On writing good performance measures: Who cares?

Sometimes, when I’m working with staff to document their program’s performance measures, I notice that they come up with some very specific descriptions of what it takes to run a quality program. For example, ideal staffing or indicators of an efficient process. I’ll call these kinds of metrics process indicators. They are checklist items, or indicators that internal processes are being followed.  In this blog post, I’m going to explain why these are not good performance measures for strategic management and suggest some stronger alternatives.

Process indicators usually measure the extent to which staff are complying with a procedure. But that procedure is not end goal – it’s part of a plan to provide a quality service, keep costs down, or maintain safety. While monitoring those steps matters, your performance management system is not the right place to track them; they should be posted somewhere much more immediate where staff will see them hourly or daily. Here’s why.

Reason 1: They are not meaningful to your stakeholders. The staff might know why this step is important, but a funder, board member, or community member would not understand it. If it is only meaningful to a very specific audience, it’s not a useful measure.

Reason 2: They’re not performance measures. They don’t measure program output, quality, or impact. If your organization has standards for operating, what is their purpose? To ensure safety? Or efficiency? Those are the quality standards that you should be tracking in your performance management system.

Reason 3: They’re not useful for strategic planning. Process indicators let you know that you’re following the steps, but they don’t help you keep your eye on the big picture. You may want to track overall indicators (days that we had no accidents, for example) as an opportunity to dig into opportunities to do better, but recording the processes that you’ve already chosen will only inhibit making bold changes to how your organization operates. Worse, tracking the processes instead of the outcomes might trick you into maintaining processes that are not serving your organization well.

Reason 4: Process indicators can be used and improved much faster than performance measures can. Didn’t have enough staff on today? You can correct that as early as tomorrow! Performance management systems are designed to implement thoughtful change on a quarterly or annual timeline, and by nature they look at historic data. Process measures can be addressed in real time and usually should.

Reason 5: The clients don’t care. Users of your service, the clients or community members, don’t care how you ensure a high-quality service, only that you do. So, record indicators of their well-being or satisfaction. Did the participants feel safe? Were they able to receive the service they needed in a reasonable amount of time? These are indicators that are meaningful to your stakeholders and these are the ones to track in a performance management system.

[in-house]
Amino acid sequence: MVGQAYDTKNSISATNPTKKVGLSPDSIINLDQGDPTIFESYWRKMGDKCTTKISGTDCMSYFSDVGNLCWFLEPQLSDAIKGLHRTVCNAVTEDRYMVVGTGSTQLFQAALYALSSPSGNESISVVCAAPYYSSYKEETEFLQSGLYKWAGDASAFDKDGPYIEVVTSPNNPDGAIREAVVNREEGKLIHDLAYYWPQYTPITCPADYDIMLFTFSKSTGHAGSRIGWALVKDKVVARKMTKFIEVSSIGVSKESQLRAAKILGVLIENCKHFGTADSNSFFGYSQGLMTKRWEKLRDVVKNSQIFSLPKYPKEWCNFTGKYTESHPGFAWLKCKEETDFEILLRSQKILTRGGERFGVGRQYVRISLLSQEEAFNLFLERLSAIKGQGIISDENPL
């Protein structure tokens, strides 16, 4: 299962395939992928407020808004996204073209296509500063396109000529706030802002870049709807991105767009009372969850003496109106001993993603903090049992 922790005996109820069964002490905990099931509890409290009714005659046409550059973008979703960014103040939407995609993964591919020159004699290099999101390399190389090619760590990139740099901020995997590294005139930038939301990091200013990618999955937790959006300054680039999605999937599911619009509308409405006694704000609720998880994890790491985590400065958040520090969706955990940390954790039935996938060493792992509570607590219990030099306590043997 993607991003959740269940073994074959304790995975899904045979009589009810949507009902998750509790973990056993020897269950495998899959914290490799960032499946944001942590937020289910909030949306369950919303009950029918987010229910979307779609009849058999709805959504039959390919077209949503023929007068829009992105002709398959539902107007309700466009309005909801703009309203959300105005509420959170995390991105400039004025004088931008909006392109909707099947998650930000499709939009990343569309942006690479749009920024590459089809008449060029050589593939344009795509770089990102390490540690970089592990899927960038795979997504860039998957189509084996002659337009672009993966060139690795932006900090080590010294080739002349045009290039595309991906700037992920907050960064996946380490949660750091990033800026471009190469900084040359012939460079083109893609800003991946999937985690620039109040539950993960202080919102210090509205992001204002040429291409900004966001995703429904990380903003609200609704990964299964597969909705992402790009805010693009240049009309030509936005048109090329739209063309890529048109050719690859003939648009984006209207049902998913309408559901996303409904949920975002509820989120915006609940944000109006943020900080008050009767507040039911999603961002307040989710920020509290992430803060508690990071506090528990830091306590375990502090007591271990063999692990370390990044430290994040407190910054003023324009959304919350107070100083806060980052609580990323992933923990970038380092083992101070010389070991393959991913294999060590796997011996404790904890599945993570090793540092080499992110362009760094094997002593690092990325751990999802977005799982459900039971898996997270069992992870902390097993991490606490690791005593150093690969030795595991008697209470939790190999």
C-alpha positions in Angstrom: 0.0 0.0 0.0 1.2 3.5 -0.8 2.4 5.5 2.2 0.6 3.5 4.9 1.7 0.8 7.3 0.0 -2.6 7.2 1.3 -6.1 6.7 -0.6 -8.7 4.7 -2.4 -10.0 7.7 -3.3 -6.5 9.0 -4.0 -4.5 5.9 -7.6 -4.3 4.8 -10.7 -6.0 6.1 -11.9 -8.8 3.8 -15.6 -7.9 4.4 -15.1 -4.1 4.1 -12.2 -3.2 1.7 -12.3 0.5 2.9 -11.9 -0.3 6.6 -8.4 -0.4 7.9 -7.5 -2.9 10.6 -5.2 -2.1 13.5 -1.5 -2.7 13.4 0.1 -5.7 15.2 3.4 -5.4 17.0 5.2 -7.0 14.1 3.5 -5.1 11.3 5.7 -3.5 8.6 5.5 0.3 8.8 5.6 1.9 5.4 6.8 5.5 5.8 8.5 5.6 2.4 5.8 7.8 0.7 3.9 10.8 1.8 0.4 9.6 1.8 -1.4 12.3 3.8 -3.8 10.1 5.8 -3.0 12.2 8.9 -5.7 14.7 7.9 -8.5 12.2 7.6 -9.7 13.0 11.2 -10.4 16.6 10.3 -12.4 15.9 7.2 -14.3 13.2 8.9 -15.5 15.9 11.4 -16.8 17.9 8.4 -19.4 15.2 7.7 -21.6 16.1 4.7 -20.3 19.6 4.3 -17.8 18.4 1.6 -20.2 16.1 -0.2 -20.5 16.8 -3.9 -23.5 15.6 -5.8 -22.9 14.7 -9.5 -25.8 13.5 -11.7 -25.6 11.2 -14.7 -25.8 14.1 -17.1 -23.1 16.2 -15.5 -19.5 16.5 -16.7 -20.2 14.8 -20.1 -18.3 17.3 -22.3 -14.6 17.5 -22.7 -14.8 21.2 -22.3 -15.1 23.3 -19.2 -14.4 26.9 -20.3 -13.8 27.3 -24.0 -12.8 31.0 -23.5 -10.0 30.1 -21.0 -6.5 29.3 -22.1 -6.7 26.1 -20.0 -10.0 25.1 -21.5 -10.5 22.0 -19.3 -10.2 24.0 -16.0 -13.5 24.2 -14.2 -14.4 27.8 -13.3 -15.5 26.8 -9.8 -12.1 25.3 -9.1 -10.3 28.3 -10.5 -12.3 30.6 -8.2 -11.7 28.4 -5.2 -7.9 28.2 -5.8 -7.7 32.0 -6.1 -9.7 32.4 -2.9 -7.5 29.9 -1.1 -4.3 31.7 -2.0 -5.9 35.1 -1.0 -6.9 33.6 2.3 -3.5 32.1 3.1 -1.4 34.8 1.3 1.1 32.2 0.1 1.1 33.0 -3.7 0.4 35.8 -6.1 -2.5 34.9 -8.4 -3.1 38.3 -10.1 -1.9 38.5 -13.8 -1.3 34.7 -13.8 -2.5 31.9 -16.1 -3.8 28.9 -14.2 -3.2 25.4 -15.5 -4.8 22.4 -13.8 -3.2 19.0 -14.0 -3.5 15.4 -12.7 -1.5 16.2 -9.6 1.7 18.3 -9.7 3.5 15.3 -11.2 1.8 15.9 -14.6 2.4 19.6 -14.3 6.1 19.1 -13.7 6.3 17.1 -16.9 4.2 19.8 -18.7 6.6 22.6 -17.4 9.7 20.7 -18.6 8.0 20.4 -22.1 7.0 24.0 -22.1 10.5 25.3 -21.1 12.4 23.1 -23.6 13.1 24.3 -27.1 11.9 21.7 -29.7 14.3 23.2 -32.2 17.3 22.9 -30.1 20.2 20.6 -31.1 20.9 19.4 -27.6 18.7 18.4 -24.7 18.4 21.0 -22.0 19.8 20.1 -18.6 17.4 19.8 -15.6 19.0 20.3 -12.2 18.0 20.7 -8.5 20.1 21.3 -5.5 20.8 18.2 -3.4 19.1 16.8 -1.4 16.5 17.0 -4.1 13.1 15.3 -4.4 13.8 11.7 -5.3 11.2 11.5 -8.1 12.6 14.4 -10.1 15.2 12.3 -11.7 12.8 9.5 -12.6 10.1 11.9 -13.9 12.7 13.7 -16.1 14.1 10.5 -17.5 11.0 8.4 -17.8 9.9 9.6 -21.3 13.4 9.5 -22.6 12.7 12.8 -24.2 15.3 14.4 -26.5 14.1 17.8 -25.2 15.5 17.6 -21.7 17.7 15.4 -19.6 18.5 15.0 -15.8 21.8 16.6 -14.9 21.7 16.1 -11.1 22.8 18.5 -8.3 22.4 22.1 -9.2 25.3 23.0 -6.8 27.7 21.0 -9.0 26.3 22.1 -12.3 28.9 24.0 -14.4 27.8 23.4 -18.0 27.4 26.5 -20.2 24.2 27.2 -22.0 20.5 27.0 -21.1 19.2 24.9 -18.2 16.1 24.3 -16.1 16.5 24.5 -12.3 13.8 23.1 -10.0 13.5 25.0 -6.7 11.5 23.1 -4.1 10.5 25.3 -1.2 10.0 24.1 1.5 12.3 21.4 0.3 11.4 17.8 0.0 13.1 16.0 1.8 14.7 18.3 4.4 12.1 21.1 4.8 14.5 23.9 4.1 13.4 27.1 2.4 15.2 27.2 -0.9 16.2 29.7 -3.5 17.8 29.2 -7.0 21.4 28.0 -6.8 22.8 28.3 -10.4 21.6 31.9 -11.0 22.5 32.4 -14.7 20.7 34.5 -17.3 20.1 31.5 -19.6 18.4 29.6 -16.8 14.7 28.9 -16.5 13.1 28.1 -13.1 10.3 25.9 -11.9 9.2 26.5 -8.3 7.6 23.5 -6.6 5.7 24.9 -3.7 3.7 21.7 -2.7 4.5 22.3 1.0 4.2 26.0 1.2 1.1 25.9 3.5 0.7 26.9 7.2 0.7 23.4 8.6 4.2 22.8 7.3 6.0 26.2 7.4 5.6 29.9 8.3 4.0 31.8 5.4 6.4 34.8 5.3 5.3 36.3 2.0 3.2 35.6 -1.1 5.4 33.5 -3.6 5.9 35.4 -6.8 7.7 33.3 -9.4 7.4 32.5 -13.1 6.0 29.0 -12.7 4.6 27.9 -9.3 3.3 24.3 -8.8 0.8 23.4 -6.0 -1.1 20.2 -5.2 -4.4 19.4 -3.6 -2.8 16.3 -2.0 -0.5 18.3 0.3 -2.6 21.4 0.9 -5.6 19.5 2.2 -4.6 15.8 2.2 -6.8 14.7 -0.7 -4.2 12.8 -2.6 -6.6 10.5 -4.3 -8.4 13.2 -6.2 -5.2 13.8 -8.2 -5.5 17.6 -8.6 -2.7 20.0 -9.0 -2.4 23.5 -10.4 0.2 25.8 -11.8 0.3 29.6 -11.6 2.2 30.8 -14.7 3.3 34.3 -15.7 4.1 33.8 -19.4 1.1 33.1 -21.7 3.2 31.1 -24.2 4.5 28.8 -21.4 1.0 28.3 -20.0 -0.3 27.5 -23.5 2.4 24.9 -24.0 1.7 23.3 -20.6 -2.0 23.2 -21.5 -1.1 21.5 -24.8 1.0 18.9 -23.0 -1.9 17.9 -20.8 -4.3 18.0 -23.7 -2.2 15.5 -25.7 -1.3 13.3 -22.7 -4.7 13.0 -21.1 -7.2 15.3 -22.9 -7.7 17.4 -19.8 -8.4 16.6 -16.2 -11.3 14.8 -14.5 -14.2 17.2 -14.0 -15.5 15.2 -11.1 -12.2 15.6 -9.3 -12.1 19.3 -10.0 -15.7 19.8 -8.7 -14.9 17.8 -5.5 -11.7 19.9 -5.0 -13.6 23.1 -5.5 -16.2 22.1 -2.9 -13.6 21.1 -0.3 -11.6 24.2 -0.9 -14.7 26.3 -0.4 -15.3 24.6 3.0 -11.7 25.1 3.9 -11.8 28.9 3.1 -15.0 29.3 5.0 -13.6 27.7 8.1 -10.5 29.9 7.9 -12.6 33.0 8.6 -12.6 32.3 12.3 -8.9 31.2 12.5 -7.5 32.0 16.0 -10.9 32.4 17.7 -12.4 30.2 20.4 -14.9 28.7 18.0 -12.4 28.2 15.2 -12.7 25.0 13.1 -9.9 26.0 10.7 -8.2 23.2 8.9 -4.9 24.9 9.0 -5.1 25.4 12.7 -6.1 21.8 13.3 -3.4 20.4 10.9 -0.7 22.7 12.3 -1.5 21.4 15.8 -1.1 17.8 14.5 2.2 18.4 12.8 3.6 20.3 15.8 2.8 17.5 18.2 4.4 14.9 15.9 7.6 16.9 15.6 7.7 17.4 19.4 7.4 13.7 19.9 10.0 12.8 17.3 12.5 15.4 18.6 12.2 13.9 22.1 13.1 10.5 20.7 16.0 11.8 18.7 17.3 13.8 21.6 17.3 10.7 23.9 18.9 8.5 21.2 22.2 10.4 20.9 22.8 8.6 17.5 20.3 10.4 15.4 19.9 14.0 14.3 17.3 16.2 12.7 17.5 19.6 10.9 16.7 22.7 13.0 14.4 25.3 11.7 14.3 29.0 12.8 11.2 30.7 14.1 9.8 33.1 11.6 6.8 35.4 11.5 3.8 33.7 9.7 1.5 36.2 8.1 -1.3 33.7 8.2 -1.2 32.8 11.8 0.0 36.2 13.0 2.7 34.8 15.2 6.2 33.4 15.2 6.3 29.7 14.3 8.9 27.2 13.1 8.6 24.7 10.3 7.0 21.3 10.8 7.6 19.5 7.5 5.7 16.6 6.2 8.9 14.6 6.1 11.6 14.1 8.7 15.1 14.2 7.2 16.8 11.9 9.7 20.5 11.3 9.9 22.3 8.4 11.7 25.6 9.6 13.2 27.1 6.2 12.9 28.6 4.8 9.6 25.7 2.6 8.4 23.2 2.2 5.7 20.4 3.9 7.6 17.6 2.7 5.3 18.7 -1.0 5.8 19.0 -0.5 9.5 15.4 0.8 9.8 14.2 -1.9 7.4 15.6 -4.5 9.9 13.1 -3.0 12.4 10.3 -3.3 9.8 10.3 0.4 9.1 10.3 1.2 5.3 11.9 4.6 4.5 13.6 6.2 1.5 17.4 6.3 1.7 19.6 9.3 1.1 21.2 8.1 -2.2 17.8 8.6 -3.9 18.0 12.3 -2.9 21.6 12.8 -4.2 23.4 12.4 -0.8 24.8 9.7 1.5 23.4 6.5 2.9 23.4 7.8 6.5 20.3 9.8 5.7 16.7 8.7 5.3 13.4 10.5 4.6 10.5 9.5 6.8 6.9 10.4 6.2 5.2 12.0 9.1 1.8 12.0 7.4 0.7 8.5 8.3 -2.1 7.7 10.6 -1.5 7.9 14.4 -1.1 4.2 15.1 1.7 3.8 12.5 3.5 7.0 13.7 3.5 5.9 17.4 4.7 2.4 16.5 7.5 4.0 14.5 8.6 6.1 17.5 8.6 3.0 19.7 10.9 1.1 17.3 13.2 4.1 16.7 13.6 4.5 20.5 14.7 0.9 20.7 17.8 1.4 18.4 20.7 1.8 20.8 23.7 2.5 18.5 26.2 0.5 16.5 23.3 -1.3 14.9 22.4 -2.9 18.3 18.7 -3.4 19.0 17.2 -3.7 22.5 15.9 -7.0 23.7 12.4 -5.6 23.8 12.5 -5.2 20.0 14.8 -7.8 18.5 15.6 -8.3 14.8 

How to get from these process indicators to useful performance measures? Try asking “why” a few times. Asking why can uncover the goal of the process, or indicate that one measure is looking at several important concepts that should be examined separately. It can illuminate assumptions that were not openly discussed and that are worth understanding, examining, and questioning.

So, here are some examples.

First try


Better performance measure

Number of days that 2 staff were scheduled

This is about having enough staff available to ensure that every client can be seen within a reasonable amount of time. We want to ensure that people don’t have to wait more than 15 minutes.

Monthly average client wait time.

# and % of clients who were satisfied with their wait time

# of participants who complete all exercises

We want to know that participants are learning all the relevant content from the program. Also, it tells us that they’ve continued attending throughout the program. And we think that completing all the modules will improve their confidence with the material.

# of participants enrolled

# and % of participants who complete all modules

Median modules completed

# and % of participants whose confidence with target skill increased

# and % of participants who report applying learnings from the program


Want more help integrating performance measures into your logic model? Check out this blog post. And if I can help, please be in touch.

Pieta Blakely

About Pieta Blakely

I help mission-based organizations measure their impact so that they can do what they do well. I started my nonprofit career as a teacher in workforce development and adult basic education. It was important work and I was worried that we didn’t really know if we were doing it well. In the process of trying to answer that question, I got a Masters in Education and a PhD in Social Policy, and became an evaluator.

Leave a Comment

You must be logged in to post a comment.